12 July 2012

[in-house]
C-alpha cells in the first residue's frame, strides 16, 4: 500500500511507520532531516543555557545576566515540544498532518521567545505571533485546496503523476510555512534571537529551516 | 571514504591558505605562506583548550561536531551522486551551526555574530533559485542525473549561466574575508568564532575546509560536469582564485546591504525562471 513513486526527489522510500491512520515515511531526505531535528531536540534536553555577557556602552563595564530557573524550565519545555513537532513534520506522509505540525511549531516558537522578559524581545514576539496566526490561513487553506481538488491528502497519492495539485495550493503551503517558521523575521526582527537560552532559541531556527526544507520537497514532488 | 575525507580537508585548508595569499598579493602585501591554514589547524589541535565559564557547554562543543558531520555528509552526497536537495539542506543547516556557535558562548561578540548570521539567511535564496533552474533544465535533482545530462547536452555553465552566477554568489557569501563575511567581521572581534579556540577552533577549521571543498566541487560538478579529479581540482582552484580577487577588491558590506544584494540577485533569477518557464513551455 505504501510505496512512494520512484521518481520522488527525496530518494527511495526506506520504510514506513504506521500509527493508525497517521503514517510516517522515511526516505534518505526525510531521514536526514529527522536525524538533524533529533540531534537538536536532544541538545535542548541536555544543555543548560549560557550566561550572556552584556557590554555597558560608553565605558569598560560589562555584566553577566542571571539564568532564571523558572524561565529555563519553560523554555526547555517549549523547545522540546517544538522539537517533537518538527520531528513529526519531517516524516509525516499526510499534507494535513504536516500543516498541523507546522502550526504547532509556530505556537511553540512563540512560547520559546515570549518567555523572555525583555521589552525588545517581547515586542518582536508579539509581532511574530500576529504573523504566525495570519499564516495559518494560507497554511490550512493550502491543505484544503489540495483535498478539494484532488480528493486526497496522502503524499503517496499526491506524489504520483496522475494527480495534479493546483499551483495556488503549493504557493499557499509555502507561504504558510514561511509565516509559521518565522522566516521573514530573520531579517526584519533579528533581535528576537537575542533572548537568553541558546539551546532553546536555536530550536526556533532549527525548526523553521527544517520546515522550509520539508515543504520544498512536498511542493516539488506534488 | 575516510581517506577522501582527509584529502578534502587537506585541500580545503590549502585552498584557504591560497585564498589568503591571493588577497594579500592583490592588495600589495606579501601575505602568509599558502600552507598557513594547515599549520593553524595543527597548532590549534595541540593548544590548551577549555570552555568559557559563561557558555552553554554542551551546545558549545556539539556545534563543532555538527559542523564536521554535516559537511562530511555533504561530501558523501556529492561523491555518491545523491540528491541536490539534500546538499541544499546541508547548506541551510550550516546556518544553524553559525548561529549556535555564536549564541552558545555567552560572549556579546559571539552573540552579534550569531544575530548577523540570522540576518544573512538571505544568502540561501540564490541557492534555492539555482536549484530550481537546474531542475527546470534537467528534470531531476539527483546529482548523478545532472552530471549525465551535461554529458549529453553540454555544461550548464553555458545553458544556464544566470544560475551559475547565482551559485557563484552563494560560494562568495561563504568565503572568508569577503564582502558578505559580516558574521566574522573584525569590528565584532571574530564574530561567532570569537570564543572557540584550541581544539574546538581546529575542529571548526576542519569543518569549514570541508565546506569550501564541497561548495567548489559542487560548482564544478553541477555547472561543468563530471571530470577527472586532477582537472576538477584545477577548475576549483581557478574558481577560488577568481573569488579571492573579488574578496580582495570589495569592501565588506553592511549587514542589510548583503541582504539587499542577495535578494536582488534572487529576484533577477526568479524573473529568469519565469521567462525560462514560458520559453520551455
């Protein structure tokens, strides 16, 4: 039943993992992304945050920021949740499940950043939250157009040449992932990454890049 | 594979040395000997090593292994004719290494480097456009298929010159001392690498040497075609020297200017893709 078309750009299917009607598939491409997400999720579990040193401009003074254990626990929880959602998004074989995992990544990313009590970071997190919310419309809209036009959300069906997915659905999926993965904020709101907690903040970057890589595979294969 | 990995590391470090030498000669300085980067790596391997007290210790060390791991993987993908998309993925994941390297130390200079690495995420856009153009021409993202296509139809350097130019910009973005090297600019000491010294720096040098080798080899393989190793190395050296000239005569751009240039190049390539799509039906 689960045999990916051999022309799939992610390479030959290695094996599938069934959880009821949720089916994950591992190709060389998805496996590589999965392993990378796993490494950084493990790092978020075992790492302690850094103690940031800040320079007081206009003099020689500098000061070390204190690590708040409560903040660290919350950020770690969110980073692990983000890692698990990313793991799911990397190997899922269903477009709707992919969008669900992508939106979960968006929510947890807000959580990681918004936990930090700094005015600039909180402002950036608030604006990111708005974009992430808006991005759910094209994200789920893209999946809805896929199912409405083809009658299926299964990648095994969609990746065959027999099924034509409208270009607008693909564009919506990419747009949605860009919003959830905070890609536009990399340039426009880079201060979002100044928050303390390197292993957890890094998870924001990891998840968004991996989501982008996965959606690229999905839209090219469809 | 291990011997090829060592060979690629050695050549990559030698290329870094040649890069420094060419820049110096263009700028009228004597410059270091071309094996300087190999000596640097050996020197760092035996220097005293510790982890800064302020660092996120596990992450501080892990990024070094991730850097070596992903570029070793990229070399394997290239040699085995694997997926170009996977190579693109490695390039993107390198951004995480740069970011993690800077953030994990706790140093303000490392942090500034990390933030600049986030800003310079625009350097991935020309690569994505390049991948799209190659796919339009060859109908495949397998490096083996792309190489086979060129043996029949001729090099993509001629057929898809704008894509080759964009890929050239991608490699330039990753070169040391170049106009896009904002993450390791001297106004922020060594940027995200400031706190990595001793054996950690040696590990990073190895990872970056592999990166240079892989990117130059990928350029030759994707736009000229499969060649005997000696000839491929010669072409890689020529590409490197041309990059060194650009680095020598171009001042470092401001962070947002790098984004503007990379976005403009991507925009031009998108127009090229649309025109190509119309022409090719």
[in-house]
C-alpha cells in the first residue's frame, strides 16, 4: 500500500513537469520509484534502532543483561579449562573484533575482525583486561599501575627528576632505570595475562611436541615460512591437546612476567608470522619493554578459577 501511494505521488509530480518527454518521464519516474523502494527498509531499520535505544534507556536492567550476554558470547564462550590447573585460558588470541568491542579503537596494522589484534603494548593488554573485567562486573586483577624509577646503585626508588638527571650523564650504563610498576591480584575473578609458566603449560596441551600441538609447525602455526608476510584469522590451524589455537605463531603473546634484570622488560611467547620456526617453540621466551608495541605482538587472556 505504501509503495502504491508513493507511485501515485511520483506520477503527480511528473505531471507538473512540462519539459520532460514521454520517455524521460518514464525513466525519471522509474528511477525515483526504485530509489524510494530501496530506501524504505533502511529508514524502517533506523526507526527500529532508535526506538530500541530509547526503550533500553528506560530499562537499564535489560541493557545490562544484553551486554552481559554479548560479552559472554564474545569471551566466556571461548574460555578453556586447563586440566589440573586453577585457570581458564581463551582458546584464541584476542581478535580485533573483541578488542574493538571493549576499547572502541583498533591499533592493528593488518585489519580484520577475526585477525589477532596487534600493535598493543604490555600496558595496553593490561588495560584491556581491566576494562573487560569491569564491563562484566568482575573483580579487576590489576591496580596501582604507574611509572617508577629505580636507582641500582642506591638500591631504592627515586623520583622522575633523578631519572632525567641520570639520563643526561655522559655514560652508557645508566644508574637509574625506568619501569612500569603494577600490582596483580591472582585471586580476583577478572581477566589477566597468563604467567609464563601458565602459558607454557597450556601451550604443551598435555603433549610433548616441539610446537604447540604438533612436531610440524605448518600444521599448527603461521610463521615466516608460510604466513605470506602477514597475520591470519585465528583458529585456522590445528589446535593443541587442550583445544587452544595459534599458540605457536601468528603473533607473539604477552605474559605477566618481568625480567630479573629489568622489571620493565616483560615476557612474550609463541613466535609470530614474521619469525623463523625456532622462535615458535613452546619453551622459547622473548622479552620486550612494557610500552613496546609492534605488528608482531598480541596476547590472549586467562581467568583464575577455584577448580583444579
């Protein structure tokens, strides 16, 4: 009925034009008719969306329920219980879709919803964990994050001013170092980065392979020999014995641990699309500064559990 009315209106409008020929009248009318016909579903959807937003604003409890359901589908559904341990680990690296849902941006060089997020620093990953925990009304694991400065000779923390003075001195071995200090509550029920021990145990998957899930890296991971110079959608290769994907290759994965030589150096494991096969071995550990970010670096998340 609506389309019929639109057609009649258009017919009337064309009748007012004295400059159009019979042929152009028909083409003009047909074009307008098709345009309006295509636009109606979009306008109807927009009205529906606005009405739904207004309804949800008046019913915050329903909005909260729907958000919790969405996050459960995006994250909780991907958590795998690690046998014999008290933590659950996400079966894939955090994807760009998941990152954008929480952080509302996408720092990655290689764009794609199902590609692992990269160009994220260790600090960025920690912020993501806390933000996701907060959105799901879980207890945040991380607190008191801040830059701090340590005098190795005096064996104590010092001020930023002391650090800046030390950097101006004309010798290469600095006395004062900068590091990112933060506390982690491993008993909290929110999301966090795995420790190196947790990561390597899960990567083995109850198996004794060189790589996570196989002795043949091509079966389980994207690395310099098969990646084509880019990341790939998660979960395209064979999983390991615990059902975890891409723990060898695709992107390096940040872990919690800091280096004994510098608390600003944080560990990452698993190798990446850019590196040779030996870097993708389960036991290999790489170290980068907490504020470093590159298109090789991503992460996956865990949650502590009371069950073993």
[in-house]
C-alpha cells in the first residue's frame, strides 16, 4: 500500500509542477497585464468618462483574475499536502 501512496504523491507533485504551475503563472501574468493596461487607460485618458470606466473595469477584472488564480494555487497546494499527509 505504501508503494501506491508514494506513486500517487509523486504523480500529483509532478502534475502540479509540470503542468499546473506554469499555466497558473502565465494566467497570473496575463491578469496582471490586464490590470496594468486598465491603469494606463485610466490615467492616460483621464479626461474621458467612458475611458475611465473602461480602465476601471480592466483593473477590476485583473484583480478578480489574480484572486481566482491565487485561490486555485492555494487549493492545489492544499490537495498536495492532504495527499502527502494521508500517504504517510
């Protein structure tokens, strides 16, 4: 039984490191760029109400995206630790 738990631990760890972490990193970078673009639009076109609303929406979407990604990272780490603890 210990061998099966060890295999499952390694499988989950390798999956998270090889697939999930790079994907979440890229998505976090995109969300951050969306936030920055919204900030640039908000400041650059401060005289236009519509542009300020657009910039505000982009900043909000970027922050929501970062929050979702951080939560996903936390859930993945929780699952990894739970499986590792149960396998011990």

Researchers and laymen alike know that some non-Newtonian fluids tend to harden quickly upon impact. Quicksand is a good example. If a person walks quickly, they won’t sink. But why this happens has been somewhat of a mystery, though many in the science community have suspected it had something to do with energy being transferred to the walls of the container. New research finds that’s not the case at all. Instead, after extensive testing and experimentation Scott Waitukaitis and Heinrich Jaeger of the University of Chicago have found, as they describe in their paper published in the journal Nature, that it’s because the particles suspended in the liquid temporarily mash together, creating a near solid. Non-Newtonian liquids are those that don’t behave as Isaac Newton originally theorized, e.g. quicksand, ketchup, custard, blood, or in the case of the material studied by the research team, a water and cornstarch solution called oobleck. Cornstarch and water is a smart material derived from simple components. To find out what goes on with oobleck when impacted from above, Waitukaitis set up several different sized tanks of the goo and filmed what happens when a flat bottomed rod strikes its surface from above at varying speeds. He also pointed an x-ray gun at the mix to see what happens underneath the surface and used a laser pointed across the surface to measure how its surface changed when impacted along with a force sensor on the bottom of the tank directly beneath the impact zone. In studying the results, the two found that the size of the tank didn’t matter as the oobleck hardened the same amount regardless. Thus, theories about energy absorption by the walls accounting for the unusual liquid properties are wrong. Instead they found that the tiny particles that are normally suspended in the liquid are suddenly jammed together when impacted from above, creating a cone like shape inside the liquid that is dense enough to be described as a temporary solid; as it just as quickly dissolves back to its original state. The authors describe the action as akin to snow that is suddenly pushed into a denser state by a plow. The study does answer the major question of why a non-Newtonian liquid hardens, but still a mystery is what happens with the suspended particles when in their hardened state. Do they touch each other or just come close and why do they move apart again after the initial impact? Also, are there differences in hardening as particles get smaller and smaller? Future researchers will no doubt be looking into answering such questions as non-Newtonian liquids might become more useful if their properties become better understood. They might serve as a lighter material in bullet-proof vests for example, or provide a better cushion for people involved in a car crash.